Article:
Paper Towns

John Green
  • Review
By – February 15, 2012
Mar­go always loved mys­ter­ies. And in every­thing that came after­ward, I could nev­er stop think­ing that maybe she loved mys­ter­ies so much that she became one.” This is high school senior Quentin Jacob­sen, the pro­tag­o­nist of John Green’s newest nov­el, Paper Towns. Quentin, aka Q, has been in love with the beau­ti­ful Mar­go Roth Spiegel­man since the two of them dis­cov­ered a dead body in the park of their Orlan­do sub­di­vi­sion when they were nine years old. Now on very dif­fer­ent paths (Q is an uber-clever nerd, while Mar­go lives in the pop­u­lar zone), she shows up at his bed­room win­dow in the mid­dle of the night for a fun­filled night of revenge, thrills, and cre­ative pranks. In the morn­ing, Q drags him­self to school, with hopes of explor­ing his new and improved rela­tion­ship, but Mar­go has dis­ap­peared. Q is obsessed. If he wants to ful­fill his fan­ta­sy, he’s got to find her. She has left a series of cryp­tic and clever clues that include Walt Whitman’s Leaves of Grass, the use of cap­i­tal­iza­tion, and a place called Agloe. The ques­tion is: does she want to be found? And if not, will she still be alive when they find her? With the help of his friends, Radar and Ben, as well as Margo’s friend, Lacy, Q takes the read­er on a road trip that is unex­pect­ed, full of heart, and laugh-out-loud fun­ny. In Paper Towns, Green cre­ates ful­ly drawn band geeks, intel­lec­tu­als and gamers. The dia­logue is smart and sophis­ti­cat­ed and if for no oth­er rea­son than to see what they will do next, the read­er stays put. Their jour­ney is hilar­i­ous and heart­felt. Paper Towns does not con­tain Jew­ish con­tent. Although both Mar­go and Q have Jew­ish names, the only time Judaism is men­tioned is when Q thinks about say­ing Kad­dish. But this is a book that smart Jew­ish read­ers should read. Show­ing Jew­ish kids in a sec­u­lar sto­ry can and will bring them to the table to talk about Jew­ish issues. This nov­el can spur a dis­cus­sion on a num­ber of top­ics: death, sui­cide, revenge, accep­tance, and for­give­ness, and may even get some to open up Whit­man. But more impor­tant, Paper Towns shows smart kids being smart, doing dar­ing things. We see them fol­low­ing their inter­ests and suc­ceed­ing, even when corny. Q, Ben and Radar may not be pop­u­lar, but they are friends. They are not out­casts. Girls like them, often for their brains. And that’s not a bad thing to talk about with our kids. This is a hero’s sto­ry, and high­ly rec­om­mend­ed for read­ers 14 and up.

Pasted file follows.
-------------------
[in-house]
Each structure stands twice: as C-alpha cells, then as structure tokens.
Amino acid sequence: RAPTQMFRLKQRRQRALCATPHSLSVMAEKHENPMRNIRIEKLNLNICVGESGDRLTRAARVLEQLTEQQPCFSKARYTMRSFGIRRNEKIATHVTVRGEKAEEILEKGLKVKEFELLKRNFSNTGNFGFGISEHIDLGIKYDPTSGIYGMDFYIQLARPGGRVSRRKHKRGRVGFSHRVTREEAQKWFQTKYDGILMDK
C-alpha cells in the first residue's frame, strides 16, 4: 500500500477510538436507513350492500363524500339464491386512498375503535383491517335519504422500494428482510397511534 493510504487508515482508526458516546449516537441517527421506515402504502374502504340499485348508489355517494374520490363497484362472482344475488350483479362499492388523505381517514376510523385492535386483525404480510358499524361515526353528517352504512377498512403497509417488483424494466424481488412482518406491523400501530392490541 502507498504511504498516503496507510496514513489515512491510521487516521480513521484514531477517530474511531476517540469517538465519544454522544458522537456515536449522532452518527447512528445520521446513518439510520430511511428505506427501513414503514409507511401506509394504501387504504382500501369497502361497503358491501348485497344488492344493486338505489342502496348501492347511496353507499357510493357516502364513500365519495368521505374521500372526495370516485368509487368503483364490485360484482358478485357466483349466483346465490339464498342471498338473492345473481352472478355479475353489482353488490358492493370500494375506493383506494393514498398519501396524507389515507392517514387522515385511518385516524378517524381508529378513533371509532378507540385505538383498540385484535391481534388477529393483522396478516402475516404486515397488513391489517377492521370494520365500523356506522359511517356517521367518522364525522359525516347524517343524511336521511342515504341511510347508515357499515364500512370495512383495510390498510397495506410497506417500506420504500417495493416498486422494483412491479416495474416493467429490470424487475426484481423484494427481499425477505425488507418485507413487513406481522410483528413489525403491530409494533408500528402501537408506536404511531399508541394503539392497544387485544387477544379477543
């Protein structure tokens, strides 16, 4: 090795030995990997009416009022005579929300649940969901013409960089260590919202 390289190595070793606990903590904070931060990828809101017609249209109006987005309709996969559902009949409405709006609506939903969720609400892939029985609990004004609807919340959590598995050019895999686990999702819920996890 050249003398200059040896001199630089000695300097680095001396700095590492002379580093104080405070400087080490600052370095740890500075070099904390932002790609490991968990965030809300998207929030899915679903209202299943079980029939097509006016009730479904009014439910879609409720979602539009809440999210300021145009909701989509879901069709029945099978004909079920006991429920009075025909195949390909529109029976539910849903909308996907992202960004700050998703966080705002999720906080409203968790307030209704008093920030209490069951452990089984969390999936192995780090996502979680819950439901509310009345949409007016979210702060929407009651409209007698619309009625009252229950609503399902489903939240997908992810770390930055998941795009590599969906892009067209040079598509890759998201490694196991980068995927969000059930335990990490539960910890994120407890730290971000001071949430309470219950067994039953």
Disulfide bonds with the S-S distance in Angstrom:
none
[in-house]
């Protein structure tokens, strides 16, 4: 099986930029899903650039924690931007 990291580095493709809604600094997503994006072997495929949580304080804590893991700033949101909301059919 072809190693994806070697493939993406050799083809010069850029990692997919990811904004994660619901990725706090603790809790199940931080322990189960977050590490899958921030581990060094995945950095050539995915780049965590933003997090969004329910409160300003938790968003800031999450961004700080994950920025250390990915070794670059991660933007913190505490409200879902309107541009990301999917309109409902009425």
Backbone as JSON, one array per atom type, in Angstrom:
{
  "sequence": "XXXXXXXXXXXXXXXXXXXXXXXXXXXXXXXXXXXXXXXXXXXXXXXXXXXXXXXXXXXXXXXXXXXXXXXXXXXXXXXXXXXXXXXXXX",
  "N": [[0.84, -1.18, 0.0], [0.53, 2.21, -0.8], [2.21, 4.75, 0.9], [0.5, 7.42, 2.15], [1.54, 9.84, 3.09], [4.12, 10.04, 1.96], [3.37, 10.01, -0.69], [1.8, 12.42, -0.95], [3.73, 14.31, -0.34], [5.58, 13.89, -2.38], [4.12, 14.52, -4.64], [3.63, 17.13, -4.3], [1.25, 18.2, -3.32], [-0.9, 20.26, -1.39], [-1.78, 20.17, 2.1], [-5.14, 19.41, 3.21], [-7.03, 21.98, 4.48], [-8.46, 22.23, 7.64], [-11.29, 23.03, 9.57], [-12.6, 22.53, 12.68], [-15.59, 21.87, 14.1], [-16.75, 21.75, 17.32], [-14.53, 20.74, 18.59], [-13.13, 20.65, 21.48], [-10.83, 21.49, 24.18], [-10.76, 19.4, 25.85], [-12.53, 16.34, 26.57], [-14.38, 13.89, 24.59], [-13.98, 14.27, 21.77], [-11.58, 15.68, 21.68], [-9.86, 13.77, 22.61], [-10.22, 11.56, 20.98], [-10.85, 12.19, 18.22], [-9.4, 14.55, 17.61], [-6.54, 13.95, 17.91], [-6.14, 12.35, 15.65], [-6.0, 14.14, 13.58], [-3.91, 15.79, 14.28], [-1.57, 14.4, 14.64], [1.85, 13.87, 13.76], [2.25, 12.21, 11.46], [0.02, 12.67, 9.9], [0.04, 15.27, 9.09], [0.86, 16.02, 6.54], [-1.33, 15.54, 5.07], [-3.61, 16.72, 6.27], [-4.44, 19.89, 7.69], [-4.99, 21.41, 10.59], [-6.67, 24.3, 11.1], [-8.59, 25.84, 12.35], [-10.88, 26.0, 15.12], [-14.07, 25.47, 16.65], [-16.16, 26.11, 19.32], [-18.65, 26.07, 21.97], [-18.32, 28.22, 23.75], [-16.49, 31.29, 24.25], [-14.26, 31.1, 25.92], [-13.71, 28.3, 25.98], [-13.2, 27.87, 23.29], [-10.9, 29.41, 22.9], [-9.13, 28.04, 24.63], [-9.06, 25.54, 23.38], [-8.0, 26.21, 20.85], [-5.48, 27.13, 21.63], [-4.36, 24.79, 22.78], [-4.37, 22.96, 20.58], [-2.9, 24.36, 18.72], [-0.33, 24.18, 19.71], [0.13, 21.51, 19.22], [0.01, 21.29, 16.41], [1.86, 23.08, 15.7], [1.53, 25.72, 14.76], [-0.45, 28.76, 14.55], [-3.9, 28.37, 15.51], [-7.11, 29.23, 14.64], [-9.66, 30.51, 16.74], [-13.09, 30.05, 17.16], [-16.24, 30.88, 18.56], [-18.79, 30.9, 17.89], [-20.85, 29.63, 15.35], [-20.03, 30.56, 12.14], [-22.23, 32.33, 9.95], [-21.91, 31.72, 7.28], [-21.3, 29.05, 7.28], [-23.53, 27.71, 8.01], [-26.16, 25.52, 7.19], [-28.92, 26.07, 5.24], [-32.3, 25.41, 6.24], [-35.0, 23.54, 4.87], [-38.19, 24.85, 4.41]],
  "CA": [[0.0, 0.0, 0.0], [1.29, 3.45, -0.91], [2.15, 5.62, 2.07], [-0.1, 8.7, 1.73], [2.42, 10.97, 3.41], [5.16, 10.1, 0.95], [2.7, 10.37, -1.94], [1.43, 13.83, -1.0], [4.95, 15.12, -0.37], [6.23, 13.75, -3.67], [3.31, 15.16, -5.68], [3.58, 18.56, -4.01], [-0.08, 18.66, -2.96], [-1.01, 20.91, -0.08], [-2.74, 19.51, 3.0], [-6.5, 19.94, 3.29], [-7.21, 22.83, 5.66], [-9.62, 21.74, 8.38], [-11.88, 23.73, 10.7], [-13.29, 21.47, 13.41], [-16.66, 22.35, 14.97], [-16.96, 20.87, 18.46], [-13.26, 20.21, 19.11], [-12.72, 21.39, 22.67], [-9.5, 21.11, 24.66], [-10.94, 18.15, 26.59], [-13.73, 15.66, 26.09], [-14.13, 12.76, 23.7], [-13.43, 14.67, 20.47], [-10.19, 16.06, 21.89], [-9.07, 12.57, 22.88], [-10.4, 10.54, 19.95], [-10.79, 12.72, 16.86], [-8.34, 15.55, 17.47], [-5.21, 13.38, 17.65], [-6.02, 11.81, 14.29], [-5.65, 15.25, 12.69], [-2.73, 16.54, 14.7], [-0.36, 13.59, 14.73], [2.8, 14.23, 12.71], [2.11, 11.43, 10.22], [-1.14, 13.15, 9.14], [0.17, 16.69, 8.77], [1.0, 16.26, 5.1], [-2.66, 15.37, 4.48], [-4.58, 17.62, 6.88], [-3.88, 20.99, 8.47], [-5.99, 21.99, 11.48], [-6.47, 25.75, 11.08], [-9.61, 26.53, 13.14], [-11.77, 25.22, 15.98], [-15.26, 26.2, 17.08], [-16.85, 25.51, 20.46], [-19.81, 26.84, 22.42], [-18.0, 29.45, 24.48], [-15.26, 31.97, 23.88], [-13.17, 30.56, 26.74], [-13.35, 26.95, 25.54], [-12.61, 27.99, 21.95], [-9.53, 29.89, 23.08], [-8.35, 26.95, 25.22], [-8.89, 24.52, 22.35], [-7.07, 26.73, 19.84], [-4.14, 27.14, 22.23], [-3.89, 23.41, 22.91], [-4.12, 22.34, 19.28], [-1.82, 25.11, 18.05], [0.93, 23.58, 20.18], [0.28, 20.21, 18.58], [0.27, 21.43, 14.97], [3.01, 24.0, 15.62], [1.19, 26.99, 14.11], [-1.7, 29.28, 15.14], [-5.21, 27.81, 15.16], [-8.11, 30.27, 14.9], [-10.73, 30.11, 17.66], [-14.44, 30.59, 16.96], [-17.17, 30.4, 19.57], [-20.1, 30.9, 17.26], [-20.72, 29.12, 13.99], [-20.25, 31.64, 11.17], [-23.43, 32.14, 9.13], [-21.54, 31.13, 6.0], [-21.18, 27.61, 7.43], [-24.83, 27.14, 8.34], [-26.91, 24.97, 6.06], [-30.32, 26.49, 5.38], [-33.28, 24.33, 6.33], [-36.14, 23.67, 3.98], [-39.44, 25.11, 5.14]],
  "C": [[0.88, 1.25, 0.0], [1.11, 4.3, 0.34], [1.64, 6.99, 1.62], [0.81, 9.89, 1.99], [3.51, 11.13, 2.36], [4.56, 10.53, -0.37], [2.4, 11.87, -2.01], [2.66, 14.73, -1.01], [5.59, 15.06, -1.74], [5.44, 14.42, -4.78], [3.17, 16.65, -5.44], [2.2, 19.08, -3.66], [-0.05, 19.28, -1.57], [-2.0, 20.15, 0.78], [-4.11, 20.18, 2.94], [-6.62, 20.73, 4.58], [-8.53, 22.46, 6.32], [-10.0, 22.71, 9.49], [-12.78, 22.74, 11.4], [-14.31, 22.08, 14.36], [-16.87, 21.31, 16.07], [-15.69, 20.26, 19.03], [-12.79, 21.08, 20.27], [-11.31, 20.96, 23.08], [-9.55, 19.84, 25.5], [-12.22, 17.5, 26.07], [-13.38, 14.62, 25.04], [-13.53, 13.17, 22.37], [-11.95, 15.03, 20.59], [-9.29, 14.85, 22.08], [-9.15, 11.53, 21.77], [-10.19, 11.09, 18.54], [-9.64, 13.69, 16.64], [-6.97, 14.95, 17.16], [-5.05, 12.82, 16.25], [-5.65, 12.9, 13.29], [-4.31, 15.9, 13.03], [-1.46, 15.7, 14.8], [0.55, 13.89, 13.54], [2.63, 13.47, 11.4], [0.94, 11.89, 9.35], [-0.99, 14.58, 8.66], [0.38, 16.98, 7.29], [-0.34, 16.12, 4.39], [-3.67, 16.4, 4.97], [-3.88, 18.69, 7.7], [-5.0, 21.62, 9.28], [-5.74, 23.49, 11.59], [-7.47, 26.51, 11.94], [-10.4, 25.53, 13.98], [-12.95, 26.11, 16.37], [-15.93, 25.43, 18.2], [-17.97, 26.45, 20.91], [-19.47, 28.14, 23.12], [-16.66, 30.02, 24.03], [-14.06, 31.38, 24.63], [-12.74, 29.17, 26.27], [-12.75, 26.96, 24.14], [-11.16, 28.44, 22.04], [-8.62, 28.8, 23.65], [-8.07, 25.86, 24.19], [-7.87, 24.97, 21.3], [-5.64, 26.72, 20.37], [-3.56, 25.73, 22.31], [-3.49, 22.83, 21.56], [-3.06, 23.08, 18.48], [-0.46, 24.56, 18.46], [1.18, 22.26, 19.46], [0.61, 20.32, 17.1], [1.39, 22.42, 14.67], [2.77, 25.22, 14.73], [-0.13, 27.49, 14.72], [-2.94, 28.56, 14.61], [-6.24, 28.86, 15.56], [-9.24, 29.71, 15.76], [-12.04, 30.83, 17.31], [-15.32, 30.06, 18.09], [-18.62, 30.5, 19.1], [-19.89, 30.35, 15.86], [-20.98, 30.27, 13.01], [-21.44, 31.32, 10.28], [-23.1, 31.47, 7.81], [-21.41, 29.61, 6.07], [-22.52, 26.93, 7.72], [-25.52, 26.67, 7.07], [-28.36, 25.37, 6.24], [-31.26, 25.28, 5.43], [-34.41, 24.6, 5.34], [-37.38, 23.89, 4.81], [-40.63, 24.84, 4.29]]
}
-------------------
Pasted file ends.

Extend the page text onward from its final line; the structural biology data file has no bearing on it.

Sarah Aron­son holds an MFA in Writ­ing for Chil­dren and Young Adults from Ver­mont Col­lege. She is a full time writer and has recent­ly pub­lished her first nov­el, Head Case (Roar­ing Brook) for young adults. Sara blogs every Thurs­day for the Lilith blog.

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